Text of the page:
The Godless by Ben Peek – review

The Godless by Ben Peek

The Godless by Ben Peek is the first in the “Children” trilogy. Peek made big news last year with the sale of this trilogy to Tor UK, a major sale for an Australian author.

I’ve enjoyed Peek’s shorter work in the past. Long time readers of the blog might recall my review of Above/Below – a small press publication by Peek and Stephanie Campisi. Given the high profile sale, my interest in Australian speculative fiction generally and my enjoyment of Peek’s previous work, I’ve kept an eye out for the publication of this book.

I won’t give much of a plot synopsis – there are plenty of other reviews of this book, most of which have a more comprehensive description of the plot. Broadly, this secondary world fantasy is based on the premise that the Gods all killed each other in a divine war thousands of years before. As they slowly pass away, their power is leeching out into the world, and some humans find themselves the unwitting recipient of some fragment of one of the former Gods’ powers. These powers have a wide variety of effects, but most of the people who survive the onset of their powers become essentially immortal.

Most of the story is set around the city of Mireea, built on a mountain range that has formed over the body of one of the dead Gods. Mireea is under threat of siege from an army formed on religious grounds.

There are three main viewpoints for the story, Zaifyr – one of the oldest of the “Gods’ Children”, an immortal thousands of years old, Ayae – one of the newest of the Gods’ Children just coming into her power and Bueralan – a mercenary in charge of a small band  of saboteurs hired to operate in defence of the city.

I must admit that this has been one of my most enjoyable, refreshing reads for 2014.

I loved the premise, and in general the concepts behind the writing. It could just be me bringing my own biases into the reading, but I took a lot of parallels between Peek’s post-Gods world and our own slow move out of the shadow of historical religions. The exploration of what it means for society to stand on its own, without reference to supernatural entities. The taking on of power that has been historically seen as the province of the divine. The need to take responsibility to chart our own path forward. The power of even remnants of religion to inspire terrible deeds in the name of holy mandate. I found Peek’s interrogation of these concepts to be quite powerful and thought provoking. If nothing else, the concepts behind this story would have been enough to hook me in.

But this is no worthy but dry tome, meant to educate rather than entertain. I found the work utterly engaging, and it was only in reflecting on it later than some of these themes came through (and as I say, I could be ascribing my own biases to the work). The use of language in this work is delightful, the pacing superb. I found the characters to be vividly drawn and compelling in their motivations. In short it was an excellent read.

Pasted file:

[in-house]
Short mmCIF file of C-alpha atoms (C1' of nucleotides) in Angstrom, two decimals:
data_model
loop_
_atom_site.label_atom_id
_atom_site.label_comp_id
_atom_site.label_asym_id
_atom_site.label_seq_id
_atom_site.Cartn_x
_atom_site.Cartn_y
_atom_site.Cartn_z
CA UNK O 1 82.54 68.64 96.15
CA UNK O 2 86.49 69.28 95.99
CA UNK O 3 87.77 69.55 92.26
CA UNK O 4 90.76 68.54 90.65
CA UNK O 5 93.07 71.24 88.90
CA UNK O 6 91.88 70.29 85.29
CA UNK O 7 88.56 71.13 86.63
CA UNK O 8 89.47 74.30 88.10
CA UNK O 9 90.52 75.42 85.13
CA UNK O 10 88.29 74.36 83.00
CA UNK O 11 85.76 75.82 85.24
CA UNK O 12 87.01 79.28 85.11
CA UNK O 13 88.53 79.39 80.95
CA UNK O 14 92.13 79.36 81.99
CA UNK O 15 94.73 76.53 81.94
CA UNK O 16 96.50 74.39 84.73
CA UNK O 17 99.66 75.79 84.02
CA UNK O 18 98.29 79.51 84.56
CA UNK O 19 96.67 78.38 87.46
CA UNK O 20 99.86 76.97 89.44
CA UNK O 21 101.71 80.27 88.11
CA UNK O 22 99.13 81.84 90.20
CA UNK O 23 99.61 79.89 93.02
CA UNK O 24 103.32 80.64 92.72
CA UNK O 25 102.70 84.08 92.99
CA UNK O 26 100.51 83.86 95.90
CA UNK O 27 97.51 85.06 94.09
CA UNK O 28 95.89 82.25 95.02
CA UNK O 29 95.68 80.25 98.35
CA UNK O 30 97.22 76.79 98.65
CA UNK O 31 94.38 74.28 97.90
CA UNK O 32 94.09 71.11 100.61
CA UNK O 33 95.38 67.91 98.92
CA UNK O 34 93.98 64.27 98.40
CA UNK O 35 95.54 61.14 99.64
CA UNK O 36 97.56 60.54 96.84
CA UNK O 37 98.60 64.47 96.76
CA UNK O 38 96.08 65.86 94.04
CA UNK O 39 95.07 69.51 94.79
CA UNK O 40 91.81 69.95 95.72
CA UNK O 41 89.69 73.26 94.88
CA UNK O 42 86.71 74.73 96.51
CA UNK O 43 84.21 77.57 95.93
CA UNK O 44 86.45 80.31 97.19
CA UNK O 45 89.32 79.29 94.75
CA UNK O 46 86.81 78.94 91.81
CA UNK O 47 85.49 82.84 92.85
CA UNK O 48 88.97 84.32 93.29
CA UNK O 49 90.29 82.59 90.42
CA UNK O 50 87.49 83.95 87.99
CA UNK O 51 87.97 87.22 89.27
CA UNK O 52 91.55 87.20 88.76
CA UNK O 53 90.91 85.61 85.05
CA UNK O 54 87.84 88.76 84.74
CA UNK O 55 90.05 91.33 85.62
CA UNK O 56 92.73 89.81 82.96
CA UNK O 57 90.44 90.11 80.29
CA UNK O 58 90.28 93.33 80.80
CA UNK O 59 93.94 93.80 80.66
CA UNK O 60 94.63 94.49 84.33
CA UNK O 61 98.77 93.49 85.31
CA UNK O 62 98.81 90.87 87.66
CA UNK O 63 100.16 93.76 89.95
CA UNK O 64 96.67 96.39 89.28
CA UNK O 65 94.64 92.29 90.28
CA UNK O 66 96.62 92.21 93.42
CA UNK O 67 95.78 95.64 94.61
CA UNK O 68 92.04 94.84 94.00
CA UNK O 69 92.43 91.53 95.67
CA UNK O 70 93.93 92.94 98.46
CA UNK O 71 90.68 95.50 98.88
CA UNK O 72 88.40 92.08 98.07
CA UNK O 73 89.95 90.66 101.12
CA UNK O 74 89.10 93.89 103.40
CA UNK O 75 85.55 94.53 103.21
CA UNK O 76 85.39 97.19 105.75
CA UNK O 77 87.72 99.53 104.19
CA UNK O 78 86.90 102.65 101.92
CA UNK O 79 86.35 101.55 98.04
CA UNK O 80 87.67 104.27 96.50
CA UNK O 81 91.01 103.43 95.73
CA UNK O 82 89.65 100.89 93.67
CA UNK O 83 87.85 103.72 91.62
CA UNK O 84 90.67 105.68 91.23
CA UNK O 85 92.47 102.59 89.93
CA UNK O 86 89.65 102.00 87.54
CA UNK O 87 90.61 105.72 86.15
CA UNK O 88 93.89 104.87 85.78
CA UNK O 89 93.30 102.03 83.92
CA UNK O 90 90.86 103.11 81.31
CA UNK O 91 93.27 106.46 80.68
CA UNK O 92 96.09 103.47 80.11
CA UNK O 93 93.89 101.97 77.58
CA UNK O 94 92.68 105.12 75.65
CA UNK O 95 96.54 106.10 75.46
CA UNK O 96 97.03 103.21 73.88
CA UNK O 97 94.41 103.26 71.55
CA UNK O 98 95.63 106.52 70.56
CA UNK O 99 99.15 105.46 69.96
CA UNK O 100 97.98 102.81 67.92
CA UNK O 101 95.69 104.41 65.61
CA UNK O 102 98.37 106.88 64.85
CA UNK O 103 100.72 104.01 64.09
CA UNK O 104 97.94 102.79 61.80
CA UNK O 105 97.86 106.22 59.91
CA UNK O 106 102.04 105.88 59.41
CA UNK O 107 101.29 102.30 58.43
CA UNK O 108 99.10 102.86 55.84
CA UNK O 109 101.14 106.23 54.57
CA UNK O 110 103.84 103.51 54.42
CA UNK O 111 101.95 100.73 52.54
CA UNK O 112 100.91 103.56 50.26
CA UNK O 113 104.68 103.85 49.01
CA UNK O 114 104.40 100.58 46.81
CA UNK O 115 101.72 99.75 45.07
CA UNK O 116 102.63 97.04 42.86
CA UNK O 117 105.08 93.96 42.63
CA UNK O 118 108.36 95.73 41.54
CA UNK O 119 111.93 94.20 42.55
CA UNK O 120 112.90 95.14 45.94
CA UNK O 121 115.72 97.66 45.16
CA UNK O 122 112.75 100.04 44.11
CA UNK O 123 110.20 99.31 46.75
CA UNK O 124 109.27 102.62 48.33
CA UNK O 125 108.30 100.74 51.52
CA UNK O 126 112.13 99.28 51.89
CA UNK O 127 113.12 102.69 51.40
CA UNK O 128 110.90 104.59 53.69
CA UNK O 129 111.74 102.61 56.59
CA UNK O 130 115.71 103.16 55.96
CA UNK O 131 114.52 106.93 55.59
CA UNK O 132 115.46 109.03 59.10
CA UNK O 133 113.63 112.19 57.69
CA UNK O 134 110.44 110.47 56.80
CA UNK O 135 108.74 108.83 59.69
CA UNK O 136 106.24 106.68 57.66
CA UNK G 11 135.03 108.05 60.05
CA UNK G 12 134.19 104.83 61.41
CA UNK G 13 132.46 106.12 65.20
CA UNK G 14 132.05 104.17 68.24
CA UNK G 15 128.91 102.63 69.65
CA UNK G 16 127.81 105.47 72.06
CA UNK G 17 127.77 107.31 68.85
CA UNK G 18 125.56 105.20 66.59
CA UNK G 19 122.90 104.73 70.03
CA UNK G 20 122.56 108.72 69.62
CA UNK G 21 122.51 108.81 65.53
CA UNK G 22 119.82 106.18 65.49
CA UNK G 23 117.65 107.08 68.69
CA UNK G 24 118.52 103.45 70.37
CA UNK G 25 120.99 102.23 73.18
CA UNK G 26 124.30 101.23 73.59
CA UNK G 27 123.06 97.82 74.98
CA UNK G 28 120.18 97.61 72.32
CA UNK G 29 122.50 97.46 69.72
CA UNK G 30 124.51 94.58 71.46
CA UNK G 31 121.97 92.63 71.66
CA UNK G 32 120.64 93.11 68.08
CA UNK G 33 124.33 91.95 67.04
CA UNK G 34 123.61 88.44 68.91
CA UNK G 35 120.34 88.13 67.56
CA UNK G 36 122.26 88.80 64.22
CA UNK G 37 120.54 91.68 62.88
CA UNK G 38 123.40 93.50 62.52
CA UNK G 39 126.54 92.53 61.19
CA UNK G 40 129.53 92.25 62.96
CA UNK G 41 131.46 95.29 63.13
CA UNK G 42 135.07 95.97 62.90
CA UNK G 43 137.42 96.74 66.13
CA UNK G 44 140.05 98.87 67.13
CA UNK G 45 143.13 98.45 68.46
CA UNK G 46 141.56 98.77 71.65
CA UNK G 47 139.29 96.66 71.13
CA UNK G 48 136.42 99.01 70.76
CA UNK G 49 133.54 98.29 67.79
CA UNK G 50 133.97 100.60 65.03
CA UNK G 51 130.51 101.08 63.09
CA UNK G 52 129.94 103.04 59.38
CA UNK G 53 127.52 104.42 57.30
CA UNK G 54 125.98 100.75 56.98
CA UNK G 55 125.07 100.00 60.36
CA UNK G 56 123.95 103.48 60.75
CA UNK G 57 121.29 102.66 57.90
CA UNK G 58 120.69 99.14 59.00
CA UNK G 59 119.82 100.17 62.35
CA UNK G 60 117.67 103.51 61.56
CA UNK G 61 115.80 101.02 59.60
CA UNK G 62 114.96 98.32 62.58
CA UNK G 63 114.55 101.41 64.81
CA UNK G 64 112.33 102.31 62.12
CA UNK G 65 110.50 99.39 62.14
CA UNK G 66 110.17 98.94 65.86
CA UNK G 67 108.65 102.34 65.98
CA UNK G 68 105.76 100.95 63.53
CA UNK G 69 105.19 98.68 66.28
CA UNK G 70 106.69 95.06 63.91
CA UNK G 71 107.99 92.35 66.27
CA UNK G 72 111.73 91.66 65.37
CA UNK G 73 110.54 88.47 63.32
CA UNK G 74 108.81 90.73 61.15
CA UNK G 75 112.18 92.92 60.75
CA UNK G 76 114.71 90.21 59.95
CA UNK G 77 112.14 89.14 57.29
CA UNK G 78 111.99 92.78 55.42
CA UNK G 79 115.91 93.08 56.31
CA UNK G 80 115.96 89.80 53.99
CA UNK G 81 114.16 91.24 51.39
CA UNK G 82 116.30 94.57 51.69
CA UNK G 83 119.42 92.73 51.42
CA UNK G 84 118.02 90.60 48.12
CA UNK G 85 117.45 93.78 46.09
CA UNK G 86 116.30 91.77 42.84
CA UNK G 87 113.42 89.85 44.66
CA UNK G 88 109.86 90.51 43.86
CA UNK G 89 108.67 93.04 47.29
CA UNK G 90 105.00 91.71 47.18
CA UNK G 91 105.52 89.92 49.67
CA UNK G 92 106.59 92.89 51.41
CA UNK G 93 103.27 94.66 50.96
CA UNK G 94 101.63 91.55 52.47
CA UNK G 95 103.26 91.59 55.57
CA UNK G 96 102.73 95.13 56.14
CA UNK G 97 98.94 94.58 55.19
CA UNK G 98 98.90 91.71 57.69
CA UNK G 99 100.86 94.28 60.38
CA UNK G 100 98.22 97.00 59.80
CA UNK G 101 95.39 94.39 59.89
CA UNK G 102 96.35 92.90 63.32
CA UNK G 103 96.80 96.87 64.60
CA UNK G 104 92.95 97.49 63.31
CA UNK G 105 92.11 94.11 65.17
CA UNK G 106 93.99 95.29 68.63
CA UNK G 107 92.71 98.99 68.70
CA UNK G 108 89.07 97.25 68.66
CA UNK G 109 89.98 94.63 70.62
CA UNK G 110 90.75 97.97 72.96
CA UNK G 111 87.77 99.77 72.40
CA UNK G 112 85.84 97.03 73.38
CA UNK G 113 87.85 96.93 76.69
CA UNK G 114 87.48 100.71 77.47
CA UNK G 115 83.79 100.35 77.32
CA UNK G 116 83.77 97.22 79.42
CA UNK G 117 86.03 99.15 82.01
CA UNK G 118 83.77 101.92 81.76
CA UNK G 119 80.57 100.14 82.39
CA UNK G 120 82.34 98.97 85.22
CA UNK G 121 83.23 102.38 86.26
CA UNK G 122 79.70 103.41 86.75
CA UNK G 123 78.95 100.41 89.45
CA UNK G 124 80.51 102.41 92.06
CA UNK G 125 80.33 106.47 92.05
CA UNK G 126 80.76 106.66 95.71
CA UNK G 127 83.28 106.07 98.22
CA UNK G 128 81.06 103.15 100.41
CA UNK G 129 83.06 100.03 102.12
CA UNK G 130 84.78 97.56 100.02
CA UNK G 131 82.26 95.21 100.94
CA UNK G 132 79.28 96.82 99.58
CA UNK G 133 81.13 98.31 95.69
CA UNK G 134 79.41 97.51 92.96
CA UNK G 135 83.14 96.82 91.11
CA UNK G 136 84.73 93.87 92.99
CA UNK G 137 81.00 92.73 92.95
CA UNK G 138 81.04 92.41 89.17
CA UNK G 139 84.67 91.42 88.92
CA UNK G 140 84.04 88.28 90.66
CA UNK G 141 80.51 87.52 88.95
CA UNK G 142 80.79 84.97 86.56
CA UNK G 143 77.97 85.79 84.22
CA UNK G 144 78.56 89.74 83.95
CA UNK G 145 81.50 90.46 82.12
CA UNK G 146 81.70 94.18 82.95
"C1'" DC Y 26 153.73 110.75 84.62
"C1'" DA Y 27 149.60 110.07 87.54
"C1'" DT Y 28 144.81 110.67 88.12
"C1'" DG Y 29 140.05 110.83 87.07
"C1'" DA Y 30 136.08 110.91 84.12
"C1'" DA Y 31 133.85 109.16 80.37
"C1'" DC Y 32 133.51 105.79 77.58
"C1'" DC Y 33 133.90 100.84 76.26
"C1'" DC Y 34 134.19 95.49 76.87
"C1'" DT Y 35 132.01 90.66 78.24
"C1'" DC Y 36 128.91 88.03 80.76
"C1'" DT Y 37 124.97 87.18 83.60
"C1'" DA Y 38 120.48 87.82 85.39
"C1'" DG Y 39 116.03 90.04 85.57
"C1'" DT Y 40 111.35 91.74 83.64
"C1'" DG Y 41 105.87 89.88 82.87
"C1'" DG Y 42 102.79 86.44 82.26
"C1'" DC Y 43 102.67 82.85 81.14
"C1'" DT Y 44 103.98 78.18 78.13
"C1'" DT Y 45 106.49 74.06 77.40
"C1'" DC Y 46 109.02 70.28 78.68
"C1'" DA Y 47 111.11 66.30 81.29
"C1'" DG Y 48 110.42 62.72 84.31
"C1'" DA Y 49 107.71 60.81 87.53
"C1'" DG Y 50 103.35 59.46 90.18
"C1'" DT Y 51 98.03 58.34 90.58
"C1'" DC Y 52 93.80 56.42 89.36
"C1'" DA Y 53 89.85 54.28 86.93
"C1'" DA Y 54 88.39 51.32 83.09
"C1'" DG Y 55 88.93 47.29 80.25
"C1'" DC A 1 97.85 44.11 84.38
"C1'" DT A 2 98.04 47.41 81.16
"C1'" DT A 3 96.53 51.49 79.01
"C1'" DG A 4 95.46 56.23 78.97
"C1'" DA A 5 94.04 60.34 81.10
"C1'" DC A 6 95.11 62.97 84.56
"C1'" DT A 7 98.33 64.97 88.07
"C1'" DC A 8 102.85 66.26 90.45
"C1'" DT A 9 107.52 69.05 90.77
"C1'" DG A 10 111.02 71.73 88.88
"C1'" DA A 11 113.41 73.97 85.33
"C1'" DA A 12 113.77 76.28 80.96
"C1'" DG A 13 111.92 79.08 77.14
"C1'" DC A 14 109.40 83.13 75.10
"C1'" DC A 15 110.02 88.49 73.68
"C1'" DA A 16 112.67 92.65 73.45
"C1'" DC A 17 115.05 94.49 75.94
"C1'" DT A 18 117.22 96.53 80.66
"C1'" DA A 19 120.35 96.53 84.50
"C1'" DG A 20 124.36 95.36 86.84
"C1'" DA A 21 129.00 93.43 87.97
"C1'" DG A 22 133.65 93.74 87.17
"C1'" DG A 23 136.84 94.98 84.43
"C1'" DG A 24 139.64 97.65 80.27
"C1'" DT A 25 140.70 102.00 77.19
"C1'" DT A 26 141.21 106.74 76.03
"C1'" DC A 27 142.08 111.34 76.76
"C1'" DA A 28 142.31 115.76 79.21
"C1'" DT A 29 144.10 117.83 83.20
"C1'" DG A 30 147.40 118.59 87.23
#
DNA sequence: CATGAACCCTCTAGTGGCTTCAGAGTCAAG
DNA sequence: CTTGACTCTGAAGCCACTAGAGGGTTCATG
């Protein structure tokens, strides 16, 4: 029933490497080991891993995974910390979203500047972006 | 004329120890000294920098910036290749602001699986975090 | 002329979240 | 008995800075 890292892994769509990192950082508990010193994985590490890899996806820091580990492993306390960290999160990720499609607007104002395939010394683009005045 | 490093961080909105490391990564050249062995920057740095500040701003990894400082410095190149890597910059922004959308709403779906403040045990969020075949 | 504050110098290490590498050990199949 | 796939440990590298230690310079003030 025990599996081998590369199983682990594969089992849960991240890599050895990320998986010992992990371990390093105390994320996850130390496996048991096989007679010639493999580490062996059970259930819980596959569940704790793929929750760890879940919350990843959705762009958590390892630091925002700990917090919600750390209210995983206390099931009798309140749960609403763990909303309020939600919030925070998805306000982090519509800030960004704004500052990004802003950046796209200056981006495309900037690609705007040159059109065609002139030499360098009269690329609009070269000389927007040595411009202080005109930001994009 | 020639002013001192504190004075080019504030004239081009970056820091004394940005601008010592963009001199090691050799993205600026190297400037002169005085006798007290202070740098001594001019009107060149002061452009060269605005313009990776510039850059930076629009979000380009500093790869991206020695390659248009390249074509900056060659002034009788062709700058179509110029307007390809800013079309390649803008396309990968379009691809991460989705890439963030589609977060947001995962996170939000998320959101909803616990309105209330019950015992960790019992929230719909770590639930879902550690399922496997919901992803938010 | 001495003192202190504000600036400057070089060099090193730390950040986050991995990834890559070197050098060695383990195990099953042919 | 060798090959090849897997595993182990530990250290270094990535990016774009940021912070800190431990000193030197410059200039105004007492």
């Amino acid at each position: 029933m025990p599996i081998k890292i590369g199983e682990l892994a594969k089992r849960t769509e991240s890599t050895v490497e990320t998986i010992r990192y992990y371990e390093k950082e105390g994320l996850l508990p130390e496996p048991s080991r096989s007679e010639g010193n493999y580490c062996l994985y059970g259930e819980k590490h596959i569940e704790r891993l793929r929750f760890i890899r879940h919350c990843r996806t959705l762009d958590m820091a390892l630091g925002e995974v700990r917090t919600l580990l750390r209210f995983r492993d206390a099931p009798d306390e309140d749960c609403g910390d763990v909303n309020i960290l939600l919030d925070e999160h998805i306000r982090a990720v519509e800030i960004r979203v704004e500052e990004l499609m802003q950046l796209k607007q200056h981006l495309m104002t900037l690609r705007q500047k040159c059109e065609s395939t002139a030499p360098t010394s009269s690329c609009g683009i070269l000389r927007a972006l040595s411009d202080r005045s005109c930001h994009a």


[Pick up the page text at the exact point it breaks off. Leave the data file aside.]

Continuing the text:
I particularly wanted to highlight Peek’s treatment of time. The work seamlessly switches between the past and the present, echoing his description of the nature of the Gods and subtly preparing the reader for some of the reveals later in the work. While the techniques and style are different, I was left with the same feeling I’d had when I first read Catch 22 – the dips into non-linear story telling was enjoyable on many levels. And to do it with such deceptively simple language and style, the ease with which the reader can follow the changes belying the sophistication of the writing needed to achieve that effect. Just brilliant.

I also loved Peek’s treatment of diversity. The novel is by no means a soap box, but built into the fabric of this world was an embrace of diversity that was refreshing. No “default white” characters here – Peek points out the physical characteristics of all characters as they enter the story. Women and men clearly have an equal presence in society. None of this is done in a preachy way, it is presented as mundane fact, woven into the background of the story.

I found the plot to be mature and engaging, with enough turns to maintain my interest. I cared about the characters. I wanted to know what happened next. I read the book over only a few days (unheard of for me these days!) and I’m already hanging out for the next book in the series.

A fantastic accomplishment well worth the initial publicity, with additional dollops of pleasingness based around the fact it has come from an Australian author. Highly recommended.

I also reviewed this book on Goodreads. View all my reviews.


Creative Commons License
This work by Mark Webb is licensed under a Creative Commons Attribution-ShareAlike 3.0 Australia License.

Author: mark

A writer of speculative fiction and all round good egg. Well, mostly good. OK, sometimes good.

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